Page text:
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Historic African-American music venue Club Desire to be demolished 

City to tear down storied 9th Ward music hall

click to enlarge Once a hotspot for the Upper 9th Ward, the former Club Desire is headed for demolition.

Photo by Cheryl Gerber

Once a hotspot for the Upper 9th Ward, the former Club Desire is headed for demolition.

The deteriorating Upper 9th Ward former music hall Club Desire, where New Orleans' music legends played 75 years ago, is headed for demolition by the city of New Orleans. Preservationists and the granddaughter of the club's founder bemoan the failure to preserve the building, which hosted numerous performances by New Orleans rhythm and blues icons including Fats Domino and Dave Bartholomew.

  "It is a sad loss for our city," said Patricia Gay, executive director of Preservation Resource Center of New Orleans, a nonprofit that works to preserve historic architecture and neighborhoods. "Restored, it could have helped to perpetuate our jazz heritage. So yes, we have missed that opportunity."

  Gay said she was unsure the building could be saved; safety concerns about the crumbling structure are what spurred the city to propose action.

  The building at 2604 Desire St. near Law Street was built in the 1940s. The faded pink structure now sits behind tall, overgrown grass and weeds, graffiti covers its weathered walls and broken blocks of glass border an entrance.

  Dana Buefort, granddaughter of Charles Armstead, who was sole proprietor of Club Desire, said she remembers when "The Club," as regulars called it, was a vibrant and important part of the community.

  "There have been so many greats that performed onstage at The Club," she said. "Fats [Domino] writes about Club Desire in his autobiography. He also mentions how my grandfather gave him his first car."

  Armstead "believed in and supported that community" and owned many houses near The Club, Buefort said. After her grandfather died, the property was sold but still operated as a music club.

  "When he passed, my mother ran it for many years," Buefort said. "The last time I saw The Club open was in the '70s, but my family didn't own it then."

click to enlarge A vintage postcard shows The Club in its heyday and includes a photo of original owner Charles Armstead. - PHOTO COURTESY CREATIVE COMMONS/KAREN APRICOT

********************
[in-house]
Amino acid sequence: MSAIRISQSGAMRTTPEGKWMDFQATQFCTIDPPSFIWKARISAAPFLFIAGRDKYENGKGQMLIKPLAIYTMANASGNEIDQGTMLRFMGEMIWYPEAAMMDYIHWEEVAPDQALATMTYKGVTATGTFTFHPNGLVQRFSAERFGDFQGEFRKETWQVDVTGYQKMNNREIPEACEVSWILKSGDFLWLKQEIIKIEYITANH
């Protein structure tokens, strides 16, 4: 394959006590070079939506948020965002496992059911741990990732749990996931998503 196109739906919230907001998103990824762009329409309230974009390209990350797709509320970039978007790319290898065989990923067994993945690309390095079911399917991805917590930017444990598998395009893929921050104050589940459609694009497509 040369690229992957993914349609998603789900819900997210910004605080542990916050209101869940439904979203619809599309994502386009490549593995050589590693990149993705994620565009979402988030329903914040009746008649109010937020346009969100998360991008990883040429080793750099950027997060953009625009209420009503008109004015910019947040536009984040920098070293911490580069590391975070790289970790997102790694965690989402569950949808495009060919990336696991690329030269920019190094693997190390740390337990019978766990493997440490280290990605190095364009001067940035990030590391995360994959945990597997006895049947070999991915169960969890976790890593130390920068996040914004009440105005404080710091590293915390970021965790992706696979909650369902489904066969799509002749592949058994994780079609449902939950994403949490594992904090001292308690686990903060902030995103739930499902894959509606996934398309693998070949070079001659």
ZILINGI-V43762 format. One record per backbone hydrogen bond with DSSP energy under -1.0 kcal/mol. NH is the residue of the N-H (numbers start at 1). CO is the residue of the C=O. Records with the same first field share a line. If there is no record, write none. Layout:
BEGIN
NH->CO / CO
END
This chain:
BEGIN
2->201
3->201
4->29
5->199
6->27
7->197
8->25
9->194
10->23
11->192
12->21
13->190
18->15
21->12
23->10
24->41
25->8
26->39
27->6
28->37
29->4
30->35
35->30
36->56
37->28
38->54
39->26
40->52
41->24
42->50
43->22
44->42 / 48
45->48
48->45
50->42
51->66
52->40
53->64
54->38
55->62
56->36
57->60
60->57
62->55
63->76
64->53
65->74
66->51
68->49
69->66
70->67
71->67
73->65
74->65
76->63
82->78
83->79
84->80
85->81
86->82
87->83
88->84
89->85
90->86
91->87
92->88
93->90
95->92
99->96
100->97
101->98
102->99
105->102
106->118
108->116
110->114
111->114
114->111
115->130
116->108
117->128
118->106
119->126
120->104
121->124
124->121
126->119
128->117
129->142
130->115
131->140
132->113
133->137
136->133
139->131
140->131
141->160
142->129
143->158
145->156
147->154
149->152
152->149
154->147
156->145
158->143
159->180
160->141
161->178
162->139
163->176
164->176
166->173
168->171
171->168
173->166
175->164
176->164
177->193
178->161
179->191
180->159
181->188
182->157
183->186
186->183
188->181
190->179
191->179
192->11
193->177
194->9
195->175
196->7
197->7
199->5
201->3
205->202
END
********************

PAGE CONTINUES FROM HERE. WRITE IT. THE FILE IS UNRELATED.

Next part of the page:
• A vintage postcard shows The Club in its heyday and includes a photo of original owner Charles Armstead.

  Buefort, a Boston resident who visits New Orleans frequently, said she would like to see the building become a community center honoring her grandfather.

  "My wish is that they would turn it into the Charles "Charlie" Armstead Community Center, a library, a restaurant or maybe even a health center," Buefort said.

  "Club Desire should be old enough to be deemed a historical site and that should be enough to save it from destruction," she said.

  The city's Office of Code Enforcement proposed demolition of the building, and the Neighborhood Conservation District Advisory Committee, which oversees demolitions, considered the issue during a meeting June 1. At the meeting, committee member Helen Jones noted that there previously had been interest in saving the structure.

"Club Desire should be old enough to be deemed a historical site, and that should be enough to save it from destruction."
Dana Beufort, granddaughter of Club Desire founder Charles Armstead

  "Some group was interested in purchasing it and making a church out of it, but there's been no action in 10 years," said Hillary Carrere, a Neighborhood Conservation District Review Committee board member. "The wall — it's a question of whether it's going to fall inside or on the sidewalk."

  The building is owned by Gilbert Bell Sr., according to city records. The committee noted that no one was present to speak on the building's behalf, and the panel voted in favor of demolition.

  Gay said in an interview later that one citizen tried to save the site in 2008, but the effort fell short. The potential demolition of the former Club Desire should be a wake-up call, she added.

  "The city was still working so hard on recovery [when the issue came up in 2008], but public policy should have been in place to stabilize the building for the future," Gay said. "The area is totally desolate, but a plan anchored by the restoration of this building could have brought revitalization to the area."

  Gay added that a strong restoration plan should be put in place for preserving similar sites. "At some point we should discuss an architectural and historical survey of the entire city, which would be a major undertaking," she said.

The demolition still must be approved by the City Council, and District D City Councilman Jared Brossett, who represents the area that includes the building, said he would like to see something positive come of the site.

  "There is always some tension between issues of health, safety and blight remediation versus issues of preservation," Brossett said. "As in all cases like this, I would love to see a positive future for this site, where it soon becomes a neighborhood gem once again."


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